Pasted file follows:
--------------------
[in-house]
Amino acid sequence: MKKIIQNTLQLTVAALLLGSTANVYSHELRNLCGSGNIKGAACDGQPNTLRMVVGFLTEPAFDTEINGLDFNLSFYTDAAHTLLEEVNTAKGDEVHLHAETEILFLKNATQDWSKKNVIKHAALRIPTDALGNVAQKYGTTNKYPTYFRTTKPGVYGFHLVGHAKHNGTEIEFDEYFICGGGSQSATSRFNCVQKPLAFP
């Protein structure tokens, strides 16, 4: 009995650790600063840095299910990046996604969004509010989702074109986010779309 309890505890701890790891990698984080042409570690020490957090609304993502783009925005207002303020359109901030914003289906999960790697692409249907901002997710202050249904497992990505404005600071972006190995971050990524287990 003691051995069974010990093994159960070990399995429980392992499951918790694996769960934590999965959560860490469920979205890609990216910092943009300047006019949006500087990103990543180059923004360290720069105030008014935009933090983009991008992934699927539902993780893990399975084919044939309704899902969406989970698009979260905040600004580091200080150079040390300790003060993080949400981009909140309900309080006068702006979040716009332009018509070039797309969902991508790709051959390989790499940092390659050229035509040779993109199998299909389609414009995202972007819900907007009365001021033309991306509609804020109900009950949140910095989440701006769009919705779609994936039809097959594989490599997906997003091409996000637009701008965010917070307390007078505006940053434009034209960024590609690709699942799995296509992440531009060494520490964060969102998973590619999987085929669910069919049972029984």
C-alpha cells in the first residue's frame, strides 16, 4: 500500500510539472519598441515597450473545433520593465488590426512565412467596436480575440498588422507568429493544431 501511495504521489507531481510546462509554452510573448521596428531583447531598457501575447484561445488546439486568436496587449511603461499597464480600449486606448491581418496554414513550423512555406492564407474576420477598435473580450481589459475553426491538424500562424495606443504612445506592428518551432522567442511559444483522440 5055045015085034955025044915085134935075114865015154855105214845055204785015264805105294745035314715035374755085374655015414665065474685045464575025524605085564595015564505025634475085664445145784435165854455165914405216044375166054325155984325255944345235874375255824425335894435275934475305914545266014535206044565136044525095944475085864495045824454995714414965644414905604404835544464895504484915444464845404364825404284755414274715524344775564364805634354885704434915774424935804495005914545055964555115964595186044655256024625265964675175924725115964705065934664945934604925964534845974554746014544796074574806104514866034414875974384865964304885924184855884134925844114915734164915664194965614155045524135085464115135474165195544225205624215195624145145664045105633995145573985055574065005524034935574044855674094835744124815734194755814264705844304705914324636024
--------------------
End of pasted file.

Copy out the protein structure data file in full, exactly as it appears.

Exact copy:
[in-house]
Amino acid sequence: MKKIIQNTLQLTVAALLLGSTANVYSHELRNLCGSGNIKGAACDGQPNTLRMVVGFLTEPAFDTEINGLDFNLSFYTDAAHTLLEEVNTAKGDEVHLHAETEILFLKNATQDWSKKNVIKHAALRIPTDALGNVAQKYGTTNKYPTYFRTTKPGVYGFHLVGHAKHNGTEIEFDEYFICGGGSQSATSRFNCVQKPLAFP
């Protein structure tokens, strides 16, 4: 009995650790600063840095299910990046996604969004509010989702074109986010779309 309890505890701890790891990698984080042409570690020490957090609304993502783009925005207002303020359109901030914003289906999960790697692409249907901002997710202050249904497992990505404005600071972006190995971050990524287990 003691051995069974010990093994159960070990399995429980392992499951918790694996769960934590999965959560860490469920979205890609990216910092943009300047006019949006500087990103990543180059923004360290720069105030008014935009933090983009991008992934699927539902993780893990399975084919044939309704899902969406989970698009979260905040600004580091200080150079040390300790003060993080949400981009909140309900309080006068702006979040716009332009018509070039797309969902991508790709051959390989790499940092390659050229035509040779993109199998299909389609414009995202972007819900907007009365001021033309991306509609804020109900009950949140910095989440701006769009919705779609994936039809097959594989490599997906997003091409996000637009701008965010917070307390007078505006940053434009034209960024590609690709699942799995296509992440531009060494520490964060969102998973590619999987085929669910069919049972029984």
C-alpha cells in the first residue's frame, strides 16, 4: 500500500510539472519598441515597450473545433520593465488590426512565412467596436480575440498588422507568429493544431 501511495504521489507531481510546462509554452510573448521596428531583447531598457501575447484561445488546439486568436496587449511603461499597464480600449486606448491581418496554414513550423512555406492564407474576420477598435473580450481589459475553426491538424500562424495606443504612445506592428518551432522567442511559444483522440 5055045015085034955025044915085134935075114865015154855105214845055204785015264805105294745035314715035374755085374655015414665065474685045464575025524605085564595015564505025634475085664445145784435165854455165914405216044375166054325155984325255944345235874375255824425335894435275934475305914545266014535206044565136044525095944475085864495045824454995714414965644414905604404835544464895504484915444464845404364825404284755414274715524344775564364805634354885704434915774424935804495005914545055964555115964595186044655256024625265964675175924725115964705065934664945934604925964534845974554746014544796074574806104514866034414875974384865964304885924184855884134925844114915734164915664194965614155045524135085464115135474165195544225205624215195624145145664045105633995145573985055574065005524034935574044855674094835744124815734194755814264705844304705914324636024